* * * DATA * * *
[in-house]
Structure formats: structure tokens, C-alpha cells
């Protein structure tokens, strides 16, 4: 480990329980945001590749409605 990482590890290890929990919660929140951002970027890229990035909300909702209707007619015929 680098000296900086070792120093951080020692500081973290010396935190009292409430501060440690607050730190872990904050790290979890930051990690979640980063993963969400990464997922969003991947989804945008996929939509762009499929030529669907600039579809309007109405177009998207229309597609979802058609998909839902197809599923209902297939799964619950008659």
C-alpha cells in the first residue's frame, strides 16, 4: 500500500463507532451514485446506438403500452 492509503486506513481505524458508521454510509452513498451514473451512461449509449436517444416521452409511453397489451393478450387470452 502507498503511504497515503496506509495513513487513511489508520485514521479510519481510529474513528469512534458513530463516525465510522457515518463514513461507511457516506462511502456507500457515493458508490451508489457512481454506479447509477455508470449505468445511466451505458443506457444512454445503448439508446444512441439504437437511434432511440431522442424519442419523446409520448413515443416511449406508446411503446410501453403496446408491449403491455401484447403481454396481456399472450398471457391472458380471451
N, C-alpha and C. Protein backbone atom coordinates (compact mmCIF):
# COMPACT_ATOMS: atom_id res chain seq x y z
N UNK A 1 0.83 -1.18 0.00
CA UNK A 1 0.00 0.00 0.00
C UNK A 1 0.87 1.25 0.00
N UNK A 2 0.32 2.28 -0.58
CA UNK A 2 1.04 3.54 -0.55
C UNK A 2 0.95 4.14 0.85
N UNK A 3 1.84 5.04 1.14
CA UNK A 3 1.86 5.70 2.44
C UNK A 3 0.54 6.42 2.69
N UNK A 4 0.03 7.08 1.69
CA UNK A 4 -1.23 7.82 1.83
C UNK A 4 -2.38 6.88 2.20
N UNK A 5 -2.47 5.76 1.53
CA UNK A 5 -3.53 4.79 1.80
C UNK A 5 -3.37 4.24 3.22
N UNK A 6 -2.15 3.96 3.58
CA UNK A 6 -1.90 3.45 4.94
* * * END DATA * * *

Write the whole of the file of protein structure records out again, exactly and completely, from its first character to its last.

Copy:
[in-house]
Structure formats: structure tokens, C-alpha cells
């Protein structure tokens, strides 16, 4: 480990329980945001590749409605 990482590890290890929990919660929140951002970027890229990035909300909702209707007619015929 680098000296900086070792120093951080020692500081973290010396935190009292409430501060440690607050730190872990904050790290979890930051990690979640980063993963969400990464997922969003991947989804945008996929939509762009499929030529669907600039579809309007109405177009998207229309597609979802058609998909839902197809599923209902297939799964619950008659």
C-alpha cells in the first residue's frame, strides 16, 4: 500500500463507532451514485446506438403500452 492509503486506513481505524458508521454510509452513498451514473451512461449509449436517444416521452409511453397489451393478450387470452 502507498503511504497515503496506509495513513487513511489508520485514521479510519481510529474513528469512534458513530463516525465510522457515518463514513461507511457516506462511502456507500457515493458508490451508489457512481454506479447509477455508470449505468445511466451505458443506457444512454445503448439508446444512441439504437437511434432511440431522442424519442419523446409520448413515443416511449406508446411503446410501453403496446408491449403491455401484447403481454396481456399472450398471457391472458380471451
N, C-alpha and C. Protein backbone atom coordinates (compact mmCIF):
# COMPACT_ATOMS: atom_id res chain seq x y z
N UNK A 1 0.83 -1.18 0.00
CA UNK A 1 0.00 0.00 0.00
C UNK A 1 0.87 1.25 0.00
N UNK A 2 0.32 2.28 -0.58
CA UNK A 2 1.04 3.54 -0.55
C UNK A 2 0.95 4.14 0.85
N UNK A 3 1.84 5.04 1.14
CA UNK A 3 1.86 5.70 2.44
C UNK A 3 0.54 6.42 2.69
N UNK A 4 0.03 7.08 1.69
CA UNK A 4 -1.23 7.82 1.83
C UNK A 4 -2.38 6.88 2.20
N UNK A 5 -2.47 5.76 1.53
CA UNK A 5 -3.53 4.79 1.80
C UNK A 5 -3.37 4.24 3.22
N UNK A 6 -2.15 3.96 3.58
CA UNK A 6 -1.90 3.45 4.94